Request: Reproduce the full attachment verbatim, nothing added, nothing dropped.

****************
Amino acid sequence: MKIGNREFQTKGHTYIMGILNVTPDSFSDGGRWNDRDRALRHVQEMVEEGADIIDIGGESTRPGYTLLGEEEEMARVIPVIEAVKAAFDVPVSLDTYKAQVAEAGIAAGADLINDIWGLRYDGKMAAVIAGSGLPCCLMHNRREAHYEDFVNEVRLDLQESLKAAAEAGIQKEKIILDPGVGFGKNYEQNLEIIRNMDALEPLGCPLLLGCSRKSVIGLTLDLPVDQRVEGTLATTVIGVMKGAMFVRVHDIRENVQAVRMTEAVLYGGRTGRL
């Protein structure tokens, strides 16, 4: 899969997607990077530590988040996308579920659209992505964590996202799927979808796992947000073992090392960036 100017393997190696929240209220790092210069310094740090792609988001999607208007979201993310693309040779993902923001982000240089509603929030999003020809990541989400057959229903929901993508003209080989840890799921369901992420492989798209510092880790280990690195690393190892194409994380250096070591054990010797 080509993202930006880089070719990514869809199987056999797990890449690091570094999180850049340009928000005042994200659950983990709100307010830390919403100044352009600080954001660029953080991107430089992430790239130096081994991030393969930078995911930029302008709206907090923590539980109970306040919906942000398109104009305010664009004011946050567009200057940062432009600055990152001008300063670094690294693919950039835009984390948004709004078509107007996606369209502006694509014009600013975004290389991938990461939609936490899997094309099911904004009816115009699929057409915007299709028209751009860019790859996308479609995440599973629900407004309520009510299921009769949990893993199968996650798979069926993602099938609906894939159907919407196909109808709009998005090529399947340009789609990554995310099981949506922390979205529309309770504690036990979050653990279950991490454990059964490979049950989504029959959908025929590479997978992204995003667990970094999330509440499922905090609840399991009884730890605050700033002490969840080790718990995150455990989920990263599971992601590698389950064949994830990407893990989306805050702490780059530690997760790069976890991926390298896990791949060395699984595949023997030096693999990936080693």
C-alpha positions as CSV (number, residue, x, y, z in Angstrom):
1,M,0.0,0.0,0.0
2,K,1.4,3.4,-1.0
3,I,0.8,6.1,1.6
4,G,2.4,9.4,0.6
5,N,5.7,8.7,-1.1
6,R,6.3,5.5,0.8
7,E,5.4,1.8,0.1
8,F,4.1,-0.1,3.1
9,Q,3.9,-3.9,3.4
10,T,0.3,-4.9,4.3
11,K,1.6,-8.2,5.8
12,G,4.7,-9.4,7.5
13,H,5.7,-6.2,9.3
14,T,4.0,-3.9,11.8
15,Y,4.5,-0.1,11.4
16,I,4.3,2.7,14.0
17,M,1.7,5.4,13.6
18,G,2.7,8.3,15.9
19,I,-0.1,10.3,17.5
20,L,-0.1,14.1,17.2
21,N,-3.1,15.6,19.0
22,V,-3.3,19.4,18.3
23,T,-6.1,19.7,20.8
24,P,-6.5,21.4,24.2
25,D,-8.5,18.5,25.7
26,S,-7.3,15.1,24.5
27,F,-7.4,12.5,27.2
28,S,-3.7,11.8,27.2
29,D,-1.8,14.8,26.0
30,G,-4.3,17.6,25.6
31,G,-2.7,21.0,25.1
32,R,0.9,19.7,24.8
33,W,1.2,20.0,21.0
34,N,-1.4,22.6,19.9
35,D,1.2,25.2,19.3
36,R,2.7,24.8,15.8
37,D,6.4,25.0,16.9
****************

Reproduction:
Amino acid sequence: MKIGNREFQTKGHTYIMGILNVTPDSFSDGGRWNDRDRALRHVQEMVEEGADIIDIGGESTRPGYTLLGEEEEMARVIPVIEAVKAAFDVPVSLDTYKAQVAEAGIAAGADLINDIWGLRYDGKMAAVIAGSGLPCCLMHNRREAHYEDFVNEVRLDLQESLKAAAEAGIQKEKIILDPGVGFGKNYEQNLEIIRNMDALEPLGCPLLLGCSRKSVIGLTLDLPVDQRVEGTLATTVIGVMKGAMFVRVHDIRENVQAVRMTEAVLYGGRTGRL
């Protein structure tokens, strides 16, 4: 899969997607990077530590988040996308579920659209992505964590996202799927979808796992947000073992090392960036 100017393997190696929240209220790092210069310094740090792609988001999607208007979201993310693309040779993902923001982000240089509603929030999003020809990541989400057959229903929901993508003209080989840890799921369901992420492989798209510092880790280990690195690393190892194409994380250096070591054990010797 080509993202930006880089070719990514869809199987056999797990890449690091570094999180850049340009928000005042994200659950983990709100307010830390919403100044352009600080954001660029953080991107430089992430790239130096081994991030393969930078995911930029302008709206907090923590539980109970306040919906942000398109104009305010664009004011946050567009200057940062432009600055990152001008300063670094690294693919950039835009984390948004709004078509107007996606369209502006694509014009600013975004290389991938990461939609936490899997094309099911904004009816115009699929057409915007299709028209751009860019790859996308479609995440599973629900407004309520009510299921009769949990893993199968996650798979069926993602099938609906894939159907919407196909109808709009998005090529399947340009789609990554995310099981949506922390979205529309309770504690036990979050653990279950991490454990059964490979049950989504029959959908025929590479997978992204995003667990970094999330509440499922905090609840399991009884730890605050700033002490969840080790718990995150455990989920990263599971992601590698389950064949994830990407893990989306805050702490780059530690997760790069976890991926390298896990791949060395699984595949023997030096693999990936080693």
C-alpha positions as CSV (number, residue, x, y, z in Angstrom):
1,M,0.0,0.0,0.0
2,K,1.4,3.4,-1.0
3,I,0.8,6.1,1.6
4,G,2.4,9.4,0.6
5,N,5.7,8.7,-1.1
6,R,6.3,5.5,0.8
7,E,5.4,1.8,0.1
8,F,4.1,-0.1,3.1
9,Q,3.9,-3.9,3.4
10,T,0.3,-4.9,4.3
11,K,1.6,-8.2,5.8
12,G,4.7,-9.4,7.5
13,H,5.7,-6.2,9.3
14,T,4.0,-3.9,11.8
15,Y,4.5,-0.1,11.4
16,I,4.3,2.7,14.0
17,M,1.7,5.4,13.6
18,G,2.7,8.3,15.9
19,I,-0.1,10.3,17.5
20,L,-0.1,14.1,17.2
21,N,-3.1,15.6,19.0
22,V,-3.3,19.4,18.3
23,T,-6.1,19.7,20.8
24,P,-6.5,21.4,24.2
25,D,-8.5,18.5,25.7
26,S,-7.3,15.1,24.5
27,F,-7.4,12.5,27.2
28,S,-3.7,11.8,27.2
29,D,-1.8,14.8,26.0
30,G,-4.3,17.6,25.6
31,G,-2.7,21.0,25.1
32,R,0.9,19.7,24.8
33,W,1.2,20.0,21.0
34,N,-1.4,22.6,19.9
35,D,1.2,25.2,19.3
36,R,2.7,24.8,15.8
37,D,6.4,25.0,16.9